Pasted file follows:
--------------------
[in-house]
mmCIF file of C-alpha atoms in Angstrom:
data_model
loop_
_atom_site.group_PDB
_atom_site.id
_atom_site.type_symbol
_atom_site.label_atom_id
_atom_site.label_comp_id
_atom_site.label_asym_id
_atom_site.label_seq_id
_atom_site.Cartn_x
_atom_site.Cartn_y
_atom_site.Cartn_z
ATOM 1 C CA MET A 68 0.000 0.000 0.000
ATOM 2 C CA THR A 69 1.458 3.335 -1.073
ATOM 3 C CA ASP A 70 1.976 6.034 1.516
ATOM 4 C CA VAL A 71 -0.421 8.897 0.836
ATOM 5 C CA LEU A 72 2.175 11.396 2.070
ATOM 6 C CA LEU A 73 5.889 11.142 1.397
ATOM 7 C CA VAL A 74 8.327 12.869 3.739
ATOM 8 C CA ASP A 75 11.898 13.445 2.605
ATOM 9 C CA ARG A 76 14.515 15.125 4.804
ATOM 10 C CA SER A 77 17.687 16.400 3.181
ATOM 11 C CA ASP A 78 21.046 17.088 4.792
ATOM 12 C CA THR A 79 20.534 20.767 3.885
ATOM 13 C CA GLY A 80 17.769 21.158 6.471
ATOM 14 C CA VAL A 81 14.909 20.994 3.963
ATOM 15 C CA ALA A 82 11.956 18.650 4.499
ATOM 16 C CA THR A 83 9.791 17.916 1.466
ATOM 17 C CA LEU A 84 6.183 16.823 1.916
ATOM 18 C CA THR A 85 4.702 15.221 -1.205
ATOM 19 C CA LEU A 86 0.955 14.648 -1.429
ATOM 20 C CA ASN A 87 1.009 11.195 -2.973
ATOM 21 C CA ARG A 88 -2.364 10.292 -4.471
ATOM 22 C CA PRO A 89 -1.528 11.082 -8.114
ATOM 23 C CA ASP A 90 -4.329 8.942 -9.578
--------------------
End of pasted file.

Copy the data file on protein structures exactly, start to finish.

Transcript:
[in-house]
mmCIF file of C-alpha atoms in Angstrom:
data_model
loop_
_atom_site.group_PDB
_atom_site.id
_atom_site.type_symbol
_atom_site.label_atom_id
_atom_site.label_comp_id
_atom_site.label_asym_id
_atom_site.label_seq_id
_atom_site.Cartn_x
_atom_site.Cartn_y
_atom_site.Cartn_z
ATOM 1 C CA MET A 68 0.000 0.000 0.000
ATOM 2 C CA THR A 69 1.458 3.335 -1.073
ATOM 3 C CA ASP A 70 1.976 6.034 1.516
ATOM 4 C CA VAL A 71 -0.421 8.897 0.836
ATOM 5 C CA LEU A 72 2.175 11.396 2.070
ATOM 6 C CA LEU A 73 5.889 11.142 1.397
ATOM 7 C CA VAL A 74 8.327 12.869 3.739
ATOM 8 C CA ASP A 75 11.898 13.445 2.605
ATOM 9 C CA ARG A 76 14.515 15.125 4.804
ATOM 10 C CA SER A 77 17.687 16.400 3.181
ATOM 11 C CA ASP A 78 21.046 17.088 4.792
ATOM 12 C CA THR A 79 20.534 20.767 3.885
ATOM 13 C CA GLY A 80 17.769 21.158 6.471
ATOM 14 C CA VAL A 81 14.909 20.994 3.963
ATOM 15 C CA ALA A 82 11.956 18.650 4.499
ATOM 16 C CA THR A 83 9.791 17.916 1.466
ATOM 17 C CA LEU A 84 6.183 16.823 1.916
ATOM 18 C CA THR A 85 4.702 15.221 -1.205
ATOM 19 C CA LEU A 86 0.955 14.648 -1.429
ATOM 20 C CA ASN A 87 1.009 11.195 -2.973
ATOM 21 C CA ARG A 88 -2.364 10.292 -4.471
ATOM 22 C CA PRO A 89 -1.528 11.082 -8.114
ATOM 23 C CA ASP A 90 -4.329 8.942 -9.578